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Don't leave cloud monitoring to vendors, expert warns

The monitoring of cloud services cannot be left to the suppliers, warned Remko Dobber, cloud architect for Nimsoft, at Cloud Expo Europe 2011.

Cloud computing

Cloud services must be treated differently to on-premise software when it comes to systems monitoring.

This was the warning from Remko Dobber, cloud architect for systems monitoring supplier Nimsoft, delivered to delegates attending this week's Cloud Expo Europe in London.

The dashboards provided by vendors such as Amazon Web Services and Salesforce.com provide a useful insight to service levels but should not replace a traditional approach to monitoring.

Dobber pointed out that a degree of control is traded for the benefits of public cloud provision and how much is lost depends on the level of service.

"One of the big challenges is control. How do you control something that has effectively been taken away from you?" he asked. "We can't separate the services that we deliver from the data centre and the cloud. Salesforce may run the same operating system and database that you would run if you implemented something similar in your data centre the difference is that you don't see them. The thing that changes is the depth of vision that you get into that application."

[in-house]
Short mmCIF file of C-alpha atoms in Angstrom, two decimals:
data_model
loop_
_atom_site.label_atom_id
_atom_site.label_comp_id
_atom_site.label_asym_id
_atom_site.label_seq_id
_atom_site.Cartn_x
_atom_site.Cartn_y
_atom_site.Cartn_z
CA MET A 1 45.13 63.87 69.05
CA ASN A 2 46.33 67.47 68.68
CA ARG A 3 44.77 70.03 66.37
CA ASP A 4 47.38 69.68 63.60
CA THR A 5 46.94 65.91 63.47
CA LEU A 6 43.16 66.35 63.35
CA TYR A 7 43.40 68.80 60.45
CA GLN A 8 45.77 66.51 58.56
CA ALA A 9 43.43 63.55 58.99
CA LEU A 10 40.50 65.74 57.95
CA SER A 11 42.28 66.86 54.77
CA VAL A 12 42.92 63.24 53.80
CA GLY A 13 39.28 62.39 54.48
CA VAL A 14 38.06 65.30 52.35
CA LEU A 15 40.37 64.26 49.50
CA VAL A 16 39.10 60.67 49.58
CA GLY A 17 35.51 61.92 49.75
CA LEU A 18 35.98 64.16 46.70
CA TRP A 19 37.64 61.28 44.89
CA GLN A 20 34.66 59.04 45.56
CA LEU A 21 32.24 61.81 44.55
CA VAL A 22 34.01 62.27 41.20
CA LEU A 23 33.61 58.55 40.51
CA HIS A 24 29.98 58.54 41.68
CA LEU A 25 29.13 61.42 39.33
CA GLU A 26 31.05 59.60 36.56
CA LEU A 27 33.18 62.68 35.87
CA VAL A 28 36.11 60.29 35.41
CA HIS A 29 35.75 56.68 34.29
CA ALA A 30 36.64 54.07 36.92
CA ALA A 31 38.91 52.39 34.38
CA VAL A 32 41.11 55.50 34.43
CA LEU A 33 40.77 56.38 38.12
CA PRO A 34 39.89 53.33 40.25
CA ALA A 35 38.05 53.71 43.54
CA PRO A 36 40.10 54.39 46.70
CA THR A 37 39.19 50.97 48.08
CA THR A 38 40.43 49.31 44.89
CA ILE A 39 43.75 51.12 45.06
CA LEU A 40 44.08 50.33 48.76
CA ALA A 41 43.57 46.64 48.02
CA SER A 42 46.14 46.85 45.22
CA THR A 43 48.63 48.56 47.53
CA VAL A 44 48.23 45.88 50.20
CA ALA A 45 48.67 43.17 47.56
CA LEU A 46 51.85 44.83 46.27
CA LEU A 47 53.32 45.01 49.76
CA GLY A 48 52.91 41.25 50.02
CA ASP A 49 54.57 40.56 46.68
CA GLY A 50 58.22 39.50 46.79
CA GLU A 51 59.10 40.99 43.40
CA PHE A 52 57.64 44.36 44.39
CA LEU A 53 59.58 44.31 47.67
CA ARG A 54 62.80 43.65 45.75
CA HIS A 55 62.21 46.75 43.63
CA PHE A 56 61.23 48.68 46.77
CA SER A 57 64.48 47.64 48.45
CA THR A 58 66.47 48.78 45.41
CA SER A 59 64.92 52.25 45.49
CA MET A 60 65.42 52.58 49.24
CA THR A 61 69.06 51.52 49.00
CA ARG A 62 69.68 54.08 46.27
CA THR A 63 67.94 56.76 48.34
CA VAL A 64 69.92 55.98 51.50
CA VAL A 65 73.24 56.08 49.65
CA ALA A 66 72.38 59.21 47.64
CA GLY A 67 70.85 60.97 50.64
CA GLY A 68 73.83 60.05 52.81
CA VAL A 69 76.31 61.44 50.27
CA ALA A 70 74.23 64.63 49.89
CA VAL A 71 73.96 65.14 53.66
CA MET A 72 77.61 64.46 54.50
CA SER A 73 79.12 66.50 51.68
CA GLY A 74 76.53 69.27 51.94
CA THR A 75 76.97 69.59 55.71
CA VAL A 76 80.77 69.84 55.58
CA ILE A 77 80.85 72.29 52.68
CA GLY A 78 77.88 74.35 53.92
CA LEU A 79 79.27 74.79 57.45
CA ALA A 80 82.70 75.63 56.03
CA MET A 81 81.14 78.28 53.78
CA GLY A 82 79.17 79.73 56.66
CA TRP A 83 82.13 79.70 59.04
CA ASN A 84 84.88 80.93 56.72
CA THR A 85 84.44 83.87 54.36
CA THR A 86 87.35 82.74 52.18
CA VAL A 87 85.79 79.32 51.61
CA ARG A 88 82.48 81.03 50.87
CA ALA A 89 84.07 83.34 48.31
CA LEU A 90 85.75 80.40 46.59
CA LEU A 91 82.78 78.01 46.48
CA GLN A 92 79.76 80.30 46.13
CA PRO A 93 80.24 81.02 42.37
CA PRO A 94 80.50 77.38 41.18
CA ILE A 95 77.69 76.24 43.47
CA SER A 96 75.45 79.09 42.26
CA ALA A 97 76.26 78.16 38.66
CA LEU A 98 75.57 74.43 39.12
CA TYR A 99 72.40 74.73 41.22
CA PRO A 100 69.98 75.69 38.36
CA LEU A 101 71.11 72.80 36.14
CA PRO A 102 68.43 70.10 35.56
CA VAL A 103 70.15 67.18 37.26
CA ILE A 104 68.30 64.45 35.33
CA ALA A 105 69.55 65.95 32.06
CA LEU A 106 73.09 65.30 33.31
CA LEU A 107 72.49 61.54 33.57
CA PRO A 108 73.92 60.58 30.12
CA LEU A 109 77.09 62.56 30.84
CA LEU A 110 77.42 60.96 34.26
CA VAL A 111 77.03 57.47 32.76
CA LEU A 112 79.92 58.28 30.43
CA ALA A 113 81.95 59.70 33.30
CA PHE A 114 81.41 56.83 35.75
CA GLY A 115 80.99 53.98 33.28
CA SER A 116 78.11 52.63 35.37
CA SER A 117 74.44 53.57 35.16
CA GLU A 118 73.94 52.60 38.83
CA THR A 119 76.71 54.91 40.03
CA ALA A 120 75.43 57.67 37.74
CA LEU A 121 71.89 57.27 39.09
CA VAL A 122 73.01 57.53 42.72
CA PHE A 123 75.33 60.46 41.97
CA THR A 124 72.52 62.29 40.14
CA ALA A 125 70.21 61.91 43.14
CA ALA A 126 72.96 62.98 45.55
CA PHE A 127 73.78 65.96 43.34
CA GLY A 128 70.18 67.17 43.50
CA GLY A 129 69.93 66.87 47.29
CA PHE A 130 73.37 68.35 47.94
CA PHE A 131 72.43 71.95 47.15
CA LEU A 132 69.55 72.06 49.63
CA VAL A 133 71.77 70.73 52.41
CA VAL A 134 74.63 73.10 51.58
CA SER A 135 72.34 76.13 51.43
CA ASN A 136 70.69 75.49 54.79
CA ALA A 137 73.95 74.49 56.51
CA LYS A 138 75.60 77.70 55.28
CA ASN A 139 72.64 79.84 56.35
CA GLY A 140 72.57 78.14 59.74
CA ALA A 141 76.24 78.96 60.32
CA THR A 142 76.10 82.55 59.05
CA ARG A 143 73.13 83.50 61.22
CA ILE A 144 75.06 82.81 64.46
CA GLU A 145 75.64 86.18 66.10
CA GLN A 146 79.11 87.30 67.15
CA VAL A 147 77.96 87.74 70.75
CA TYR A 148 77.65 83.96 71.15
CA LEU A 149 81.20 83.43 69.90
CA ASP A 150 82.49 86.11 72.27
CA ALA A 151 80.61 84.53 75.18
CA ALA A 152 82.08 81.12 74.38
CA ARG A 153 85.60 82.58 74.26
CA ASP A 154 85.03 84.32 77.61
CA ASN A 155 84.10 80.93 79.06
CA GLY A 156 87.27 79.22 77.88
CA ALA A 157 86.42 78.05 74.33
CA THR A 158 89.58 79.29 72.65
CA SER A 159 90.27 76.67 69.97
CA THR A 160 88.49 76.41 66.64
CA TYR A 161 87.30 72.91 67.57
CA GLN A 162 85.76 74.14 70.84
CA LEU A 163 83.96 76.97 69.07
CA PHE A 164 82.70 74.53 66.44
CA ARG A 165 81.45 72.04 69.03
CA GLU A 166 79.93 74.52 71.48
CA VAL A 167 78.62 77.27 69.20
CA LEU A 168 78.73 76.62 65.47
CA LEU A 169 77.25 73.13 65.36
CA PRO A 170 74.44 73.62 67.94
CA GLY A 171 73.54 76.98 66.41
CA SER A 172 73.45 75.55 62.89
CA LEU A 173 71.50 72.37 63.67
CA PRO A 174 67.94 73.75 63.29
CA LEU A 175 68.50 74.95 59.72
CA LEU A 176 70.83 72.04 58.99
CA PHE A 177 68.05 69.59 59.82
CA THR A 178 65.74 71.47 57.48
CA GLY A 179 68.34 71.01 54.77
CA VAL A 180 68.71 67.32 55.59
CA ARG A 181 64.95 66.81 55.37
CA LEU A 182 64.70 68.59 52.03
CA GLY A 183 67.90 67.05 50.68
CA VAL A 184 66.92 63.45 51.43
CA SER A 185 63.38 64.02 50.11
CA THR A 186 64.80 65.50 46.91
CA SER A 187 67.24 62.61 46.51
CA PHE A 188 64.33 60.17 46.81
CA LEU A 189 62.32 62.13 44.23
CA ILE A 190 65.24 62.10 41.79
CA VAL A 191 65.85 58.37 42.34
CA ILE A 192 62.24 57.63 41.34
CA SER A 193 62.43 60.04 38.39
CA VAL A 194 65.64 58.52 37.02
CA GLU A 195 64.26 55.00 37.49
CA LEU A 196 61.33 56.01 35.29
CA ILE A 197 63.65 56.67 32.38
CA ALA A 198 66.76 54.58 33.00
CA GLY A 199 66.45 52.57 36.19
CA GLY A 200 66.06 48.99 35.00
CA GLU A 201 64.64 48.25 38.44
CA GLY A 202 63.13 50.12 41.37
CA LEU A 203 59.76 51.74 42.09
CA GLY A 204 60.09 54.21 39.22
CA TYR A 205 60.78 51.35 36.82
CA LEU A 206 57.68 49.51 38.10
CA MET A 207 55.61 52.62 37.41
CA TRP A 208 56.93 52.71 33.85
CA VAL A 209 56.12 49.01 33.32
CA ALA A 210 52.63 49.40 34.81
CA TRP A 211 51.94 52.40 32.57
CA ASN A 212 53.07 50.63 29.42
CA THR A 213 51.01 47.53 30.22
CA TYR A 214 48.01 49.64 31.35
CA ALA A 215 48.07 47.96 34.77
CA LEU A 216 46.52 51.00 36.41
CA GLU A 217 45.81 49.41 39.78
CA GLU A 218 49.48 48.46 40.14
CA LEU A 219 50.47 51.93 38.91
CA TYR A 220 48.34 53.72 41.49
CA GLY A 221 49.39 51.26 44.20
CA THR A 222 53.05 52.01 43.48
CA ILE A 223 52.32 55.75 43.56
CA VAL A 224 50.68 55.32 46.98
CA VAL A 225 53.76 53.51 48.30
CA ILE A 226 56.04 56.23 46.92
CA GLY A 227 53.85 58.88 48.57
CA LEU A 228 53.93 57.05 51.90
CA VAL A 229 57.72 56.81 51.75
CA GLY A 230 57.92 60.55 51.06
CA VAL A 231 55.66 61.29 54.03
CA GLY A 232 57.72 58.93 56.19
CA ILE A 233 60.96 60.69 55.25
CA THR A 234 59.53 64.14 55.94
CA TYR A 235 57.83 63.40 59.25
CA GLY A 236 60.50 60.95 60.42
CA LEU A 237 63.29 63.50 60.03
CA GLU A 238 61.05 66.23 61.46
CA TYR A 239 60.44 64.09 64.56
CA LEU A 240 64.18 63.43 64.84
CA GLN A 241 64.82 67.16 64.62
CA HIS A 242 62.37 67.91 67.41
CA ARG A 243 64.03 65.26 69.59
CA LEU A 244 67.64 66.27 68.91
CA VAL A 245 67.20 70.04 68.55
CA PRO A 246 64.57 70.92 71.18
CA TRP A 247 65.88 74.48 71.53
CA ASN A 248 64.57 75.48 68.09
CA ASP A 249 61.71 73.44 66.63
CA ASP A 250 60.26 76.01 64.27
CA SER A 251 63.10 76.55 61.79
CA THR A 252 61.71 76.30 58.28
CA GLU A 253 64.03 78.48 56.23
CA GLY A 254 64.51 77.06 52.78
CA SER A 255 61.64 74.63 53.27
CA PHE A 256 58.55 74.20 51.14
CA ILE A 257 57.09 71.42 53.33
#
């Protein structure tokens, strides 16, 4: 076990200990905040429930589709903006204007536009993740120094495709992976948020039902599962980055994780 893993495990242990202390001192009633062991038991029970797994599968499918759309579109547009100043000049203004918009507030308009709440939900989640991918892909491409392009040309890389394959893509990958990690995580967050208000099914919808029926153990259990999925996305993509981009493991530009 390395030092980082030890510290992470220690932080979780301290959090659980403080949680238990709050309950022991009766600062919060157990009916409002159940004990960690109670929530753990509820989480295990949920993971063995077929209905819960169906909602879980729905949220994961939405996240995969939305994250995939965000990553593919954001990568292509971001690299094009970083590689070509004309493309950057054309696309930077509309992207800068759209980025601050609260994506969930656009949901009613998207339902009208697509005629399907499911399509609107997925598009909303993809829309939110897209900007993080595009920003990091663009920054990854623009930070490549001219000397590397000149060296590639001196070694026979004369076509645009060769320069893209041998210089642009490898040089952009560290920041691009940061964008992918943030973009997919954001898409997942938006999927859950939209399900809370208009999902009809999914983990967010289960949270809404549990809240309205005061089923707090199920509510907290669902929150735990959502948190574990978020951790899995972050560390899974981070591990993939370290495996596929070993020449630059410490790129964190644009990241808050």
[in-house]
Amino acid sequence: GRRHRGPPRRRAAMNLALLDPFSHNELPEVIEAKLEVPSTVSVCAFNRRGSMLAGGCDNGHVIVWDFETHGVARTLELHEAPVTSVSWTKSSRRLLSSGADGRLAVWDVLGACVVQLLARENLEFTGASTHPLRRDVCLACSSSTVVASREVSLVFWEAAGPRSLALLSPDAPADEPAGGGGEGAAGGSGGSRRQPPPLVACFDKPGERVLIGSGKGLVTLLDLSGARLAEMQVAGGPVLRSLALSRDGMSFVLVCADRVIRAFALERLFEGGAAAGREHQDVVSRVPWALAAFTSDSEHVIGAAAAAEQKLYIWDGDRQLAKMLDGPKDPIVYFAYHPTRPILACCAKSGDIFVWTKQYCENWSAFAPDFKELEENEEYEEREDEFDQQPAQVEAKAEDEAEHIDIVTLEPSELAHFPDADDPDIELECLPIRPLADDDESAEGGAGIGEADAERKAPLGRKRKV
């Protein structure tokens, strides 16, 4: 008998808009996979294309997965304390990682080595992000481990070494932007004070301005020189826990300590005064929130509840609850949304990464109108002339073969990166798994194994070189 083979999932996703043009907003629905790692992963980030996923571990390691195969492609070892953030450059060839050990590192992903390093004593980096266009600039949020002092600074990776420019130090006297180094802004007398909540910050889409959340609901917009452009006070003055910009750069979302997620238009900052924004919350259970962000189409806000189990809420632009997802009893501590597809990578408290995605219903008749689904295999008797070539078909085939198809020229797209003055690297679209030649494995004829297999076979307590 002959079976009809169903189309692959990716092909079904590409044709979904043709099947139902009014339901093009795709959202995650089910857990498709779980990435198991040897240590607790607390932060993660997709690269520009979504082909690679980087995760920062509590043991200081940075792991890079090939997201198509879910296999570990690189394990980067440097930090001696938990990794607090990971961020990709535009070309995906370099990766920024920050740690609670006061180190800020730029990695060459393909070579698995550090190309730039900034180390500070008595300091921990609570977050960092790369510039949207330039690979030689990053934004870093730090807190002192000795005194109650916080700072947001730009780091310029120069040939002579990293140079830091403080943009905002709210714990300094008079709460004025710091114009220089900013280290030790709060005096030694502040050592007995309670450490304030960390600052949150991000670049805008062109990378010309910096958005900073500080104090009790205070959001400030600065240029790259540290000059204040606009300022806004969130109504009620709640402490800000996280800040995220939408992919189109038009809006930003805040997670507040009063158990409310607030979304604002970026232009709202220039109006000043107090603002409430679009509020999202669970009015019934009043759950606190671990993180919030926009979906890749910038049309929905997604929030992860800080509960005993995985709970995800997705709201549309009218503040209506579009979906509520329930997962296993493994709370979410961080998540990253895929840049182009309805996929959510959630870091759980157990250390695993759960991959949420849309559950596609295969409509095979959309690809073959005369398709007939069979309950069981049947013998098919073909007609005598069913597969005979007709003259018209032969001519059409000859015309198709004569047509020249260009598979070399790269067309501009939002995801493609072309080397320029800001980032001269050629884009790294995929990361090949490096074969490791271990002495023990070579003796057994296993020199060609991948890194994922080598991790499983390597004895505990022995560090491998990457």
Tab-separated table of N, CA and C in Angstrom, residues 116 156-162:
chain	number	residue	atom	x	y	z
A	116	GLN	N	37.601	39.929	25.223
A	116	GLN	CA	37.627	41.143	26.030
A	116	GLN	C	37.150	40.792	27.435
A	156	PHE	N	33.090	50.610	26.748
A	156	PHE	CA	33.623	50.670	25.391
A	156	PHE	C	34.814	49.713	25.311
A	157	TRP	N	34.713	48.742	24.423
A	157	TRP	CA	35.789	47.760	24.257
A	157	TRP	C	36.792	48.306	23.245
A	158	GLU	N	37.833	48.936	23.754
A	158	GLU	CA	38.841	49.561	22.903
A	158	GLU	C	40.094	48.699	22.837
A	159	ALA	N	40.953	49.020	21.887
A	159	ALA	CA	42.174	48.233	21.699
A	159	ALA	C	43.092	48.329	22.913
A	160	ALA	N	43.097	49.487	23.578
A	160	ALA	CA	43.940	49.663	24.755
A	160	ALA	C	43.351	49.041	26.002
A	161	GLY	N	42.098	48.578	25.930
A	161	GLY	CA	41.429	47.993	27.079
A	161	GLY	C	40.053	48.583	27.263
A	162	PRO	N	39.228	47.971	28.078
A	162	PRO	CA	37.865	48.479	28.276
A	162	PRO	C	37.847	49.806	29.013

For software as a service applications (SaaS), the only thing the customer is aware of is the top level of the application. What goes on underneath is submerged and hidden from view, he said.

Dobber said that Nimsoft, a subsidiary which CA acquired a year ago, provides monitoring applications

that merge the information available from cloud services with traditional data centre monitoring to give a single view of the IT resources. He added that it also takes feeds from the public APIs that platform as a service (PaaS) and infrastructure as a service (IaaS) suppliers offer.

Apart from plugging the company's wares, he demonstrated that there were other ways in which the services could be monitored from time to time.

"We don't unconditionally trust our service supplier so we also want to monitor the service itself," he said.

"We can run synthetic transactions against it periodically and test the response time of that transaction. We can do real-user monitoring by asking them what kind of response time they are getting. We can also use the suppliers APIs to get at the data for their services programmatically to allow us to go into a deeper level."

Dobber gave an example of setting up a Microsoft Exchange service in the cloud and sending an email that will bounce back to gain a measure of response times.

He said that the monitoring data supplied by the cloud vendors merely gives a clue to what is happening.

If the customer is taking service level agreements seriously, they should also maintain their own logs of what the end-user is finding to ensure the relationship is running well, according to Dobber.

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